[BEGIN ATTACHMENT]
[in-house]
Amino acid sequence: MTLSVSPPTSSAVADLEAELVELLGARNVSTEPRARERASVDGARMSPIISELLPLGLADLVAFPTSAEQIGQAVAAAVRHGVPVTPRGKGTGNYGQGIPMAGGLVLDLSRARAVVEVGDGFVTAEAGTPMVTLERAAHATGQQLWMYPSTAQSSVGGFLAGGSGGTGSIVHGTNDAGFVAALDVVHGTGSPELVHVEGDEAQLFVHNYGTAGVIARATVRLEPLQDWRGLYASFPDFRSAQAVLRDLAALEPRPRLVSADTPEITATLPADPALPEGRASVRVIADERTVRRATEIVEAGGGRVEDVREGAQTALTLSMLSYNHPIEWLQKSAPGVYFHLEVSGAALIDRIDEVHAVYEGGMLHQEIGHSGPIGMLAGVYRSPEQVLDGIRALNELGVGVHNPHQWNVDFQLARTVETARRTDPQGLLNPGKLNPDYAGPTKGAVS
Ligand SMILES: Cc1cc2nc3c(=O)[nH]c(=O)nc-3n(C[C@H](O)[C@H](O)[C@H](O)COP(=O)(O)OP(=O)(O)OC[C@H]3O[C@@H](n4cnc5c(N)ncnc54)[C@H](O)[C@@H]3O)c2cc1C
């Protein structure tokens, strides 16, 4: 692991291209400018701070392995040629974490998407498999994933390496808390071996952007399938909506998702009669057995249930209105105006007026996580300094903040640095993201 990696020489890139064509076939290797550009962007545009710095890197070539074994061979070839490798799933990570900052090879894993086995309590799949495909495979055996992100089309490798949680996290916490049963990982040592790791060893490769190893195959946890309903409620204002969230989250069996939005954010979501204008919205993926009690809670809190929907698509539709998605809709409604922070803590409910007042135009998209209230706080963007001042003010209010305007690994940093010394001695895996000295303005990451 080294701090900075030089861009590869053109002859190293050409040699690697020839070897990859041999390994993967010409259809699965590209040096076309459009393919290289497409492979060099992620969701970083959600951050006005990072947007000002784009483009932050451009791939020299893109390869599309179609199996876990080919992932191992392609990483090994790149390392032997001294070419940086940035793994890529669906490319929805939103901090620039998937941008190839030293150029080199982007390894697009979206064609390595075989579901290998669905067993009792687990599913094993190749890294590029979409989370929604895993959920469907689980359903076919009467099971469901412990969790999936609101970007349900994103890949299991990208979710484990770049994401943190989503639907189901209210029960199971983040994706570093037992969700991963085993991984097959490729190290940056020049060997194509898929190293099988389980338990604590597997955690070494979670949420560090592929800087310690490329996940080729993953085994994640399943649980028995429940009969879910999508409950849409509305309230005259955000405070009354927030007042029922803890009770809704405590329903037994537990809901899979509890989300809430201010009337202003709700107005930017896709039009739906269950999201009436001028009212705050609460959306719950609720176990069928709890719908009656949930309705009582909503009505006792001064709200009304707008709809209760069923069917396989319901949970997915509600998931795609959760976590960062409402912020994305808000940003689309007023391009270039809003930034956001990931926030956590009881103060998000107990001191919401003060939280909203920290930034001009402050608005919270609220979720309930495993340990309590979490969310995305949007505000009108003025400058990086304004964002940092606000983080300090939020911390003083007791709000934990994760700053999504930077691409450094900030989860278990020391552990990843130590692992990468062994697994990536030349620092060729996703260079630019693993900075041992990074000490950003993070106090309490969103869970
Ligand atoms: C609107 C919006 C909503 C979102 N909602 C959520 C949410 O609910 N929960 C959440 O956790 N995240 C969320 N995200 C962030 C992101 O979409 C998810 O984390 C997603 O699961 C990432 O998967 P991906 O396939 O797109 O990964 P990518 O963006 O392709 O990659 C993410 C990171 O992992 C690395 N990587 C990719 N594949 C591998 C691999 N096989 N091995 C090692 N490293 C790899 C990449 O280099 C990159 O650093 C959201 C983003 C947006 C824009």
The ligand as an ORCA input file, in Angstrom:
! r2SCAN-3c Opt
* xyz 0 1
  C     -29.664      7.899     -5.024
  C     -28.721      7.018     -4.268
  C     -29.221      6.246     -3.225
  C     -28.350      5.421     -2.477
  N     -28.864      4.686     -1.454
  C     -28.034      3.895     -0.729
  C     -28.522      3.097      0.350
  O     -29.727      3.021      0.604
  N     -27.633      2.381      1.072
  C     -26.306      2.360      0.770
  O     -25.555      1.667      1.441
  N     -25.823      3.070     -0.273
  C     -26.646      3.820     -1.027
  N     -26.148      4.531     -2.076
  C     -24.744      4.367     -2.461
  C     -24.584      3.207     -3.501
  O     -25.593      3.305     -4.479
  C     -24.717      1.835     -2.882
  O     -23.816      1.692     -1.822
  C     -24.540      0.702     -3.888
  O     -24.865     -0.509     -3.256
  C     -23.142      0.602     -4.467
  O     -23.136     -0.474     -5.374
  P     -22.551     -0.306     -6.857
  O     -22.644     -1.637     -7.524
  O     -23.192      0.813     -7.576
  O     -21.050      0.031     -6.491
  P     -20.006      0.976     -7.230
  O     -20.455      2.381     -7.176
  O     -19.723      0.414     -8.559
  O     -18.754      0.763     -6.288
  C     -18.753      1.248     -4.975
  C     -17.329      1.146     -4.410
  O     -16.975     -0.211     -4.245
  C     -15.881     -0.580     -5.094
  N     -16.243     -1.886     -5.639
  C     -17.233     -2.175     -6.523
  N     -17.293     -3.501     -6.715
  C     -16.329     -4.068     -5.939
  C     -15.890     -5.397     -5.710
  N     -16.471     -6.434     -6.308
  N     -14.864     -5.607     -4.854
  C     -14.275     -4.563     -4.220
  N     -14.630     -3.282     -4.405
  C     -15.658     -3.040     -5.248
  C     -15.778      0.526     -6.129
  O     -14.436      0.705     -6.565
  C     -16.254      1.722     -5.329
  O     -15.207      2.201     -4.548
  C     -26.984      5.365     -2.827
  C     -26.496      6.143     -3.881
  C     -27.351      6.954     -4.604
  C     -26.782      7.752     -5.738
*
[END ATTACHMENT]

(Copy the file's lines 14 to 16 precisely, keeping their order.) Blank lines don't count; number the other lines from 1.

  C     -28.034      3.895     -0.729
  C     -28.522      3.097      0.350
  O     -29.727      3.021      0.604